There are several reasons for the pronounced increase in moral panics in the U.S., ranging from TikTok’s “Libs of TikTok” videos about vaccines, and the furor over “groomers” and sexting via Snapchat, to structural factors in American politics, which advantage those on the far right at the expense of the LGBTQ+ community. For instance, gerrymandering reduces the importance of general elections for both parties and turns the focus to the more polarized primary voter. Large, powerful and conservative organizations also boost panics to elect friendly legislators. The conservative-supporting Alliance Defending Freedom pushes anti-trans laws based on its mission, “committed to protecting religious freedom, free speech, parental rights, and the sanctity of life.” The partisan outlet Fox News bombards its audience by mentioning Critical Race Theory, viewed as a threat by extreme conservatives and a focus of a related panic, more than 1,300 times in in only four months in 2021.
Indeed, each outbreak tells us much more about those who weaponize them than they do about their targets. There is a right-wing moral panic industrial complex that gins out highly emotional issues, which grab media attention on demand. (The left does not often fight fire with fire, or moral panic with moral panic, this way, because they often represent the very marginalized groups that lack power and who are under attack.) Evangelical nationalists are a mobile minority in the far-right community, and their positions produce clusters of highly emotional and inflammatory political ideas designed to scare the wider community and impose elements of the world they want: a fragile, racist, xenophobic, homophobic and transphobic society, where petty grievances prowl like wolves wrapped in moralizing sheep’s clothing.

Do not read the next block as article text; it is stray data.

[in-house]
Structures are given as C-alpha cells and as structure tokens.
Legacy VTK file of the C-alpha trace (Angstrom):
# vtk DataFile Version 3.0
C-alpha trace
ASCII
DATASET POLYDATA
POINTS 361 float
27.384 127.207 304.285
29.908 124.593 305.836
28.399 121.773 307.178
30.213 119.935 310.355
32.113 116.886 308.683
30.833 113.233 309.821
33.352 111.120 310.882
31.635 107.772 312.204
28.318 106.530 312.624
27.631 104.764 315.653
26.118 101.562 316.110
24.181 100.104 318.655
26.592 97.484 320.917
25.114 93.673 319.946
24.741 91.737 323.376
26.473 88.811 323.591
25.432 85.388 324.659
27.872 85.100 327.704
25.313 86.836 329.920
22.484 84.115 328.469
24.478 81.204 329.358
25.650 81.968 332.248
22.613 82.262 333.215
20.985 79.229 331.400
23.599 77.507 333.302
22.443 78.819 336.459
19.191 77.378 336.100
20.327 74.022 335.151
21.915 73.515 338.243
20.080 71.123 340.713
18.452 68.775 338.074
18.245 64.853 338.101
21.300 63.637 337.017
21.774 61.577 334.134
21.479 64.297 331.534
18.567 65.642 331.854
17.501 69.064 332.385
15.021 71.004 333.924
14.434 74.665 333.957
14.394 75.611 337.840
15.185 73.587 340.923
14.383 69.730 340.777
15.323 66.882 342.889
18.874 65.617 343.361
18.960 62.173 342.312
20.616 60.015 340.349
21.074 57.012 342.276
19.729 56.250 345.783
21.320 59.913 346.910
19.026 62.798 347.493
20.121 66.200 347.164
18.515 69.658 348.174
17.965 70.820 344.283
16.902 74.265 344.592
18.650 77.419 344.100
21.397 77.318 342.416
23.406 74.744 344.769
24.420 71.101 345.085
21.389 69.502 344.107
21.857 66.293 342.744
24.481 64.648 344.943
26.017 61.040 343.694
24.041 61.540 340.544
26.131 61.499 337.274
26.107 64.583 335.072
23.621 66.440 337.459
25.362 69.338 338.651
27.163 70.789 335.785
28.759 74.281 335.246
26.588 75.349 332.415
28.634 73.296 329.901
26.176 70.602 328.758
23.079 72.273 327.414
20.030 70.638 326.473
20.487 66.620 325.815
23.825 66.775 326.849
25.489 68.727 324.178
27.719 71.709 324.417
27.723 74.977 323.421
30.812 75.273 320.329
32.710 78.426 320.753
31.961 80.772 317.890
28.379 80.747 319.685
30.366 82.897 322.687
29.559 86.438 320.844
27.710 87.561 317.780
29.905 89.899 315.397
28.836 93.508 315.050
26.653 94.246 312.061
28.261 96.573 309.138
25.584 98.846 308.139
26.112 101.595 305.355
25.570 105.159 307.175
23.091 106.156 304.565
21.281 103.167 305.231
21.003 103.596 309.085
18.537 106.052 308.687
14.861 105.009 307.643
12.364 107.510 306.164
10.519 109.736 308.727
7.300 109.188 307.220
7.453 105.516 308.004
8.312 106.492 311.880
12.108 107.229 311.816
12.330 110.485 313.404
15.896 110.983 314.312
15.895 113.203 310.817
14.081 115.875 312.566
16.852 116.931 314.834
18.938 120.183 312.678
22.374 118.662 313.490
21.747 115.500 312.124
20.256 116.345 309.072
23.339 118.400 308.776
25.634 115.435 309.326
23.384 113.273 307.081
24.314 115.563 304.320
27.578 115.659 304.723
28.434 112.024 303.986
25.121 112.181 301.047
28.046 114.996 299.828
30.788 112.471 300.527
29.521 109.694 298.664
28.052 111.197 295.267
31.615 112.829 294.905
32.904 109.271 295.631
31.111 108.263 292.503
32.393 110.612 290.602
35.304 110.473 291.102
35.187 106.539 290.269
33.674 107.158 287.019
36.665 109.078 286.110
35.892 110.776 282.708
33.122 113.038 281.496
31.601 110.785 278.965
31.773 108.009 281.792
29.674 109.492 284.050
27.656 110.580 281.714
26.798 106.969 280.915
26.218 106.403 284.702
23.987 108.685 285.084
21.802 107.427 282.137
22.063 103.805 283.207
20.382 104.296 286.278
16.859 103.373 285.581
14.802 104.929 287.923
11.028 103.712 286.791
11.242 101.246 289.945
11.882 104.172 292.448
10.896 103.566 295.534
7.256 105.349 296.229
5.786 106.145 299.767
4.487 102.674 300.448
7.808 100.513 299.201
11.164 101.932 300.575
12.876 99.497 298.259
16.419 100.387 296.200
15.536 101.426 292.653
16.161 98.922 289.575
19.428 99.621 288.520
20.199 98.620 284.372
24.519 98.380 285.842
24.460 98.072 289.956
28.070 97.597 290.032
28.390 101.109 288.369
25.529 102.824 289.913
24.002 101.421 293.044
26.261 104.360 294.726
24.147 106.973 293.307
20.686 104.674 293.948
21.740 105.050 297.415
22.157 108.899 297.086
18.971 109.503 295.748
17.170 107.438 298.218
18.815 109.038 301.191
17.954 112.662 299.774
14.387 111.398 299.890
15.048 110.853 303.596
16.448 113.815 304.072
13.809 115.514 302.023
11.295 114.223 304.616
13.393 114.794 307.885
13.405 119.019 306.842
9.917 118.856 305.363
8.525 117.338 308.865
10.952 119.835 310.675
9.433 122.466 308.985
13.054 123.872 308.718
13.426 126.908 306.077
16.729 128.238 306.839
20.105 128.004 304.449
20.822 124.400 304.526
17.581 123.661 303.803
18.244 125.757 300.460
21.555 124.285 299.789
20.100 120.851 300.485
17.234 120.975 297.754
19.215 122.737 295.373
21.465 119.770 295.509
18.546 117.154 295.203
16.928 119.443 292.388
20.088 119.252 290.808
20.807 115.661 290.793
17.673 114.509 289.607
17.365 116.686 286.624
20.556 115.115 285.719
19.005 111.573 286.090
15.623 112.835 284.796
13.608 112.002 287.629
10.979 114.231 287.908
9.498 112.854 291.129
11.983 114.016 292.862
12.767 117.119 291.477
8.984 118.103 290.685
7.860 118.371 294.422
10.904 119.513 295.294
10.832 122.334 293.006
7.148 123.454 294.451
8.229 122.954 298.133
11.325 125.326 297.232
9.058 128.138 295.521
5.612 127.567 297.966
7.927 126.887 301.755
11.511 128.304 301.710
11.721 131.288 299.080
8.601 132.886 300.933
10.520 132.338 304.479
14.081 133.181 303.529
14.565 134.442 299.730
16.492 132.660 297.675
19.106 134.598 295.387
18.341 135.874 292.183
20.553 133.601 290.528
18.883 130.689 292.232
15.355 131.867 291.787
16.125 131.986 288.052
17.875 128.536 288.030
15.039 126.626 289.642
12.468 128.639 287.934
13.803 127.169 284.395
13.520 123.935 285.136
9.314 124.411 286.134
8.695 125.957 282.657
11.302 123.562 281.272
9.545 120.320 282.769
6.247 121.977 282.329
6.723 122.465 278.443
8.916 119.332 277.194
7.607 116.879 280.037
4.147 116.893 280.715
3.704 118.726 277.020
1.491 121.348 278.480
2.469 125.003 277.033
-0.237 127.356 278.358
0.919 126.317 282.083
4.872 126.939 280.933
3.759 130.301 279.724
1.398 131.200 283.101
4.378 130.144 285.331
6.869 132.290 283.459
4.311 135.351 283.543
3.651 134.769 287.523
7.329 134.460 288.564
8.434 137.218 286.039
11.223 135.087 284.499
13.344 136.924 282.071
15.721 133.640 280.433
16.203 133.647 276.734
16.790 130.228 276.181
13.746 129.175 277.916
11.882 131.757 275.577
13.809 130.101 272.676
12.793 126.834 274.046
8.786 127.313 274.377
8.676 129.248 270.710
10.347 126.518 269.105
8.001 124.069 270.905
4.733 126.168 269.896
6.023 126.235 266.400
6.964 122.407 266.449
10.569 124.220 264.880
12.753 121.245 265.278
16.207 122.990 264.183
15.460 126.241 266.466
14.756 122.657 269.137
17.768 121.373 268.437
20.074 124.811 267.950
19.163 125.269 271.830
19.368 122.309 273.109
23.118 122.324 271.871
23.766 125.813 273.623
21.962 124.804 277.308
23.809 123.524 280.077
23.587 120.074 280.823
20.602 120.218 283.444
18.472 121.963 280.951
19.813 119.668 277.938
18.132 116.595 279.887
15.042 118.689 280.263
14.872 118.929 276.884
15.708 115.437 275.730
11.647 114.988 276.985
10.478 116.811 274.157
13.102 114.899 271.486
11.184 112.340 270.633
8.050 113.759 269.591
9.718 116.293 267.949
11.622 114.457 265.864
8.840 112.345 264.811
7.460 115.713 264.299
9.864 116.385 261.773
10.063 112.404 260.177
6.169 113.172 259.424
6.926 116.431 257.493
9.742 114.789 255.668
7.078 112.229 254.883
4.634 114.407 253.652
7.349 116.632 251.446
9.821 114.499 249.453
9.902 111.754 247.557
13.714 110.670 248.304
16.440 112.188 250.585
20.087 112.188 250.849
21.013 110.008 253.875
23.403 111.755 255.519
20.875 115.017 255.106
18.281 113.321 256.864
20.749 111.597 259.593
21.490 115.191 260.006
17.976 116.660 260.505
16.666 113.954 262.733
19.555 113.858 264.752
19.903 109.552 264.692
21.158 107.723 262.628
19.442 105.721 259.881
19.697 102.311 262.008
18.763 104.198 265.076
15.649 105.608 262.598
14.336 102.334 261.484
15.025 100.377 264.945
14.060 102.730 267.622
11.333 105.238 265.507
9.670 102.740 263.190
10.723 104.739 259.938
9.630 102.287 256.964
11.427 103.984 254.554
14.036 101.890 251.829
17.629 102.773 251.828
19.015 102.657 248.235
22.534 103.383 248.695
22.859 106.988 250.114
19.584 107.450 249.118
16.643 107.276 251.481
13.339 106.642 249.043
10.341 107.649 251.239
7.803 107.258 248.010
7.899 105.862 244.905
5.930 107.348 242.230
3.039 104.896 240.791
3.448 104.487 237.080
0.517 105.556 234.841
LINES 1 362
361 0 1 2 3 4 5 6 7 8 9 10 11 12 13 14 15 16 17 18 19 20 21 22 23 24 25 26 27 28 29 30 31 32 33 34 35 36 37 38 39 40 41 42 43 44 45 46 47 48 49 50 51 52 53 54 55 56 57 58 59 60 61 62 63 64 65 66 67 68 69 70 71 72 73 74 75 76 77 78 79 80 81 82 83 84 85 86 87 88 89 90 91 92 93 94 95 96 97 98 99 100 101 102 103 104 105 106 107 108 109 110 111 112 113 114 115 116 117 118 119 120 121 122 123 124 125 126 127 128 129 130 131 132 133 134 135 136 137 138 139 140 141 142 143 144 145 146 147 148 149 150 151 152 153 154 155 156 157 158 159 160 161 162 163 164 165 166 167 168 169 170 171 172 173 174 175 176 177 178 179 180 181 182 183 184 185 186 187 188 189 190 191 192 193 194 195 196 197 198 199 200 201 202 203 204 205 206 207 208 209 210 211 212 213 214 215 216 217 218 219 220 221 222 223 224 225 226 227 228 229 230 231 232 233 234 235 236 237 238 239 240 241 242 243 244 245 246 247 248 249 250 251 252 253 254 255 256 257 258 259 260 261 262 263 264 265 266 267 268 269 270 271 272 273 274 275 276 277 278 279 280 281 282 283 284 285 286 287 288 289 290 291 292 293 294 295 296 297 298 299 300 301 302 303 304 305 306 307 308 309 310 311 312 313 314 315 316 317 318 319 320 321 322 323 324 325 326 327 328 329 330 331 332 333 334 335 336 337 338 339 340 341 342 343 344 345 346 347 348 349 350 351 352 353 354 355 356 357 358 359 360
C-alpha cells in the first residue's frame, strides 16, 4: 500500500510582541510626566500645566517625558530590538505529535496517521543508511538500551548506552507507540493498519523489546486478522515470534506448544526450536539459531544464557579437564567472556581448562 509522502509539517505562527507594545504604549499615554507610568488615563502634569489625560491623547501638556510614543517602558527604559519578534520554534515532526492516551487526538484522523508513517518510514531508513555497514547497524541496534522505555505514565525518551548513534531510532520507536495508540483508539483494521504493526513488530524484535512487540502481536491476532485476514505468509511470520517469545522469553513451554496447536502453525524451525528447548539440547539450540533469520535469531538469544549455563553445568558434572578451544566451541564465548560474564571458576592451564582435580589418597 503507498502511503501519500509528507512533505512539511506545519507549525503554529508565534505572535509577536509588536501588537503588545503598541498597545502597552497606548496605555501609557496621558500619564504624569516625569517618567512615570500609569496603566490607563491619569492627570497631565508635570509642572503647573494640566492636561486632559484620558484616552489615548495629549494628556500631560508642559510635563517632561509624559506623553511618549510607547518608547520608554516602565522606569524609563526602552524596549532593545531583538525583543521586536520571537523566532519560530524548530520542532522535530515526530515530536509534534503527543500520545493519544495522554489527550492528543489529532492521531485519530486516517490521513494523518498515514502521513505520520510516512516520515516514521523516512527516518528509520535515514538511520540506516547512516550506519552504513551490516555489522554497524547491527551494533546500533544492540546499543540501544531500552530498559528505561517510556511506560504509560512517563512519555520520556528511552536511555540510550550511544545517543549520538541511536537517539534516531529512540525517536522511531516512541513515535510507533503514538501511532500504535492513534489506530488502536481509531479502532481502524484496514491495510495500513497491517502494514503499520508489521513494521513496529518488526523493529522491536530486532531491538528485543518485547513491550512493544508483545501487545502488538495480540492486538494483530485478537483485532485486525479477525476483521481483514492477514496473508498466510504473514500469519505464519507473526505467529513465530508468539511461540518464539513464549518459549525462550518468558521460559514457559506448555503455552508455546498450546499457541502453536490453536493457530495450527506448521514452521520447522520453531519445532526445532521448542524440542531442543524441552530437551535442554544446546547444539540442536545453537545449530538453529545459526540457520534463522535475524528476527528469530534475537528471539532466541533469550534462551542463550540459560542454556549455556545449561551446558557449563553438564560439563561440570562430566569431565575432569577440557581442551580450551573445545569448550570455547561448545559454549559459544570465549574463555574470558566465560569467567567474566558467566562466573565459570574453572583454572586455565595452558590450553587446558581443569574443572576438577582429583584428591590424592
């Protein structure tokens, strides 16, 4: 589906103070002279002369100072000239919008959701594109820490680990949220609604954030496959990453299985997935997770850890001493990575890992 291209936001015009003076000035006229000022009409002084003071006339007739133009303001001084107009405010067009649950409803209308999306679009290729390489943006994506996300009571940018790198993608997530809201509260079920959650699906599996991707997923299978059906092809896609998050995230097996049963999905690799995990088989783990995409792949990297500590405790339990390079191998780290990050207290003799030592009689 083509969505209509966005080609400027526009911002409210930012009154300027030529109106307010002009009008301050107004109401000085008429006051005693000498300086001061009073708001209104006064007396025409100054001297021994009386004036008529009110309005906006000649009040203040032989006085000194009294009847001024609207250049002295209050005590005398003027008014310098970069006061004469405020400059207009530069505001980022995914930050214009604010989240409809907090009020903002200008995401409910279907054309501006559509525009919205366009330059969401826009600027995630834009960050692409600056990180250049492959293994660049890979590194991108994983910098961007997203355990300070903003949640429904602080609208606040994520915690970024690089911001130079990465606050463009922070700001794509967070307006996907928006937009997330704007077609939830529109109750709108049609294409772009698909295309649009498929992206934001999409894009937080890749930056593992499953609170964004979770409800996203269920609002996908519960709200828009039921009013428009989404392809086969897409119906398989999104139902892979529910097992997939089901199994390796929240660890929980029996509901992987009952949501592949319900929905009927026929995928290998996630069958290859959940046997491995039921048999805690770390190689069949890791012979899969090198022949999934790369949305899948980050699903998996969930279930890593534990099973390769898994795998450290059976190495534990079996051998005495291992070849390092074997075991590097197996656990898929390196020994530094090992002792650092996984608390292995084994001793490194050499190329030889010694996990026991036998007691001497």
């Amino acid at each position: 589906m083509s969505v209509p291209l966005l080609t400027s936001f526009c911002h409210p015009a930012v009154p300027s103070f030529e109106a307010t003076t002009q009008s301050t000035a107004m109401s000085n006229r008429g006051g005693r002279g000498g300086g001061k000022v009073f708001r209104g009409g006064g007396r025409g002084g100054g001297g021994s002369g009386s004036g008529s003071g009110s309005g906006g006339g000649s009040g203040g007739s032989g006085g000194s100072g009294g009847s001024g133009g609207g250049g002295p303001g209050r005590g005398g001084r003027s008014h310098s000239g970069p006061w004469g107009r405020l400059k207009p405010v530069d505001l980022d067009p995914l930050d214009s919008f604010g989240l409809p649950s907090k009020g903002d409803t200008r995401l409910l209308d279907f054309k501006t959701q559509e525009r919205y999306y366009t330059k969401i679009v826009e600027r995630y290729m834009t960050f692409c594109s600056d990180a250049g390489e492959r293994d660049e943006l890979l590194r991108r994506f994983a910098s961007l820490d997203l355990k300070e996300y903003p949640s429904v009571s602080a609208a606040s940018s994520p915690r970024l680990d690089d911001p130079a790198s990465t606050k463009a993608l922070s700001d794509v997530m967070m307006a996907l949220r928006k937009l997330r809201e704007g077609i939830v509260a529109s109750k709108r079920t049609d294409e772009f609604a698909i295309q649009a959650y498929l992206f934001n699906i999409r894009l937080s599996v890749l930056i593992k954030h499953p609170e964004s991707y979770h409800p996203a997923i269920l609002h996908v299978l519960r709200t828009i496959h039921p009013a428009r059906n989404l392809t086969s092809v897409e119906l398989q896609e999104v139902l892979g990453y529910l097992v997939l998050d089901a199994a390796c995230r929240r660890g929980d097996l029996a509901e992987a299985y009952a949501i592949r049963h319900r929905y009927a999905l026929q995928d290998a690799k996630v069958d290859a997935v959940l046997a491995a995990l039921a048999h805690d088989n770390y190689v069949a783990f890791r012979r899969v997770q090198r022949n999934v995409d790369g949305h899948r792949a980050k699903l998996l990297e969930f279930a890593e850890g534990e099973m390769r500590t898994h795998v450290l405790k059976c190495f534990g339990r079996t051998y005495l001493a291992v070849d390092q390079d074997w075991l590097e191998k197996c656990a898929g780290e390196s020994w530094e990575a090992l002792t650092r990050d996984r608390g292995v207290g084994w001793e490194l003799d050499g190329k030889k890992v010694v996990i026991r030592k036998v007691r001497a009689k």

These panics are not just talk: They can harm and kill people. Political hate speech can create conditions that foster hate crimes. Groups like the American Legislative Exchange Council (ALEC) have historically facilitated a pipeline of anti-LGBTQ+ state legislation that locates the trans and queer community in the shadows of society. More specifically, 59 trans and gender nonconforming people were killed in 2021 in the U.S. According to research from the Journal of Hate Studies, FBI statistics show that hate crimes against transgender and gender nonconforming individuals increased 587 percent between 2013 and 2019.
Those who claim to be “pro-life” should make it a priority to help protect the trans community, because research indicates that 48 percent of people in this population under the age of 26 will attempt suicide. But instead of protection, trans children are pushed to the edge by overwrought narratives that claim they are burdens, worthless and deviant. This singles them out for ridicule and slurs by the state and society. These attacks, along with denying them medical care, risks deep harm to every one of them.
This is an opinion and analysis article, and the views expressed by the author or authors are not necessarily those of Scientific American.